FOXBORO -- It's the Summer of the Holdout in the NFL. Aaron Donald seems prepared to carry his into the season. Khalil Mack may wait for Donald's to end before he shows up to work. Earl Thomas hasn't reported to camp. Ditto for Le'Veon Bell. Julio Jones threatened to hold out until his deal was adjusted.

Rob Gronkowski is certainly that caliber of player. And he'd certainly like to see his deal receive an adjustment of its own. But he's not planning on withholding services.

Not even close, he told reporters following Day 1 of Patriots training camp.

"No, it hasn't even came close to considering that," Gronkowski said. "Not even one bit. What I can do, though, is keep preparing, keep showing up every day, keep doing what I've got to do to get better."

Gronkowski avoided all voluntary workouts in the spring and during minicamp spoke openly about his desire to have a new contract.

"Trying to [re-do the contract]," he said. Before the season? "Who wouldn't?"

We know the situation by now. Gronkowski is set to make about $9 million in 2018. That's a tick below what he earned on his incentive-laden re-done contract for 2017, when he pulled in $10.75 million for being named a First-Team All-Pro. It's also less than what the highest-paid tight end in the league (Green Bay's Jimmy Graham) will make on a per-year basis. 


The Patriots wouldn't have to go very far to make Gronkowski -- typically the consensus top tight end in football when healthy -- the highest-paid player in the league at his position. But is that far enough for him? Gronkowski is a prisoner of his position, one of the lowest-paid in football based on franchise-tag numbers, and where the receiver market has gone has made Gronkowski's contract (drawn up in 2012) look like one of the best bargains in the NFL.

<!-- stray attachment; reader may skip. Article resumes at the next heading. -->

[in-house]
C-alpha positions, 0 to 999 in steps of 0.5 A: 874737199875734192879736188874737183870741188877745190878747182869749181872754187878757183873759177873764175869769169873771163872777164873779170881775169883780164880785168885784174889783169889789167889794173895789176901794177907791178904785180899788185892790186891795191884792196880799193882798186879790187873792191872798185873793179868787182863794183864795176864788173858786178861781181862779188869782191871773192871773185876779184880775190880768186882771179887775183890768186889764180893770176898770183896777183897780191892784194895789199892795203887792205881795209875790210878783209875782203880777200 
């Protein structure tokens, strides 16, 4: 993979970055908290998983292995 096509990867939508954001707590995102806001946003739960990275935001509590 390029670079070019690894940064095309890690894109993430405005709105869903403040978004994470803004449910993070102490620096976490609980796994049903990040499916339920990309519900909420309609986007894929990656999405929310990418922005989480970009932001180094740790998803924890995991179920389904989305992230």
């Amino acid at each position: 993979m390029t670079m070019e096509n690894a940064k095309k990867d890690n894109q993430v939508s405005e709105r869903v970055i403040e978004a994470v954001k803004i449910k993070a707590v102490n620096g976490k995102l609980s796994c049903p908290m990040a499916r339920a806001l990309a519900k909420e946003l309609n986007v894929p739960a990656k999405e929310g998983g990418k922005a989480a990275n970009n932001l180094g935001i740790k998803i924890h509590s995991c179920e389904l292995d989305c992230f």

Sammy Watkins is making $16 million a year. Brandin Cooks is getting $16.2 million. Jarvis Landry is getting $15.1 million, and Allen Robinson is pulling down $14 million per year. There isn't a football-following soul who would agree that any of those players bring more value to the field than Gronkowski. 

When healthy. And that may be part of the issue in getting a deal done for Gronkowski. There is no argument that he has been injury prone. He's entering his ninth training camp. He's no longer the young, fun-loving goof who catches everything. Now he's just a fun-loving goof who catches everything. 

For the Patriots, there could be a bit of a hangup in rewarding a player who hasn't been all-in on the program of late. We know his workout regimen has veered, which he argues has been to his benefit. But skipping voluntary workouts, holding strange press conferences in moto-cross garb and flaunting the fact that he would be skipping voluntary workouts . . . not exactly exemplary behavior for a Belichick-coached team. 

In a building where culture matters, and where players who adhere to and positively influence that culture are often rewarded, flinging a large sack of cash Gronkowski's way might be difficult. 


It is noteworthy then that Gronkowski seems to be walking back his #bandsamakeherdance act. 

After an offseason where tension among key Patriots figures dominated headlines, he spoke of unity. 

"Everyone's together as a team," he said. "Everyone's together as a unit."

And when his contract came up, he struck a much different cord than the one he did in the spring. 

"I'm just focused on getting better and it's just internal – internally with stuff like that," he said. 

He added that he felt the deal would take care of itself as long as he took care of his health and his play on the field. 

"Yeah, exactly. I mean, there's one thing I can do," he said. "There's one thing I can worry about and there's one thing that I can control and that's myself, that's my play, that's me going out there doing what I've got to do to help the team."

On Day 1 of camp, he did that. He caught three consecutive passes early in an 11-on-11 red-zone period and looked uncoverable. 

But most importantly to the Patriots, he showed up. Which not every NFL star hoping for a new deal can say at this point in the summer.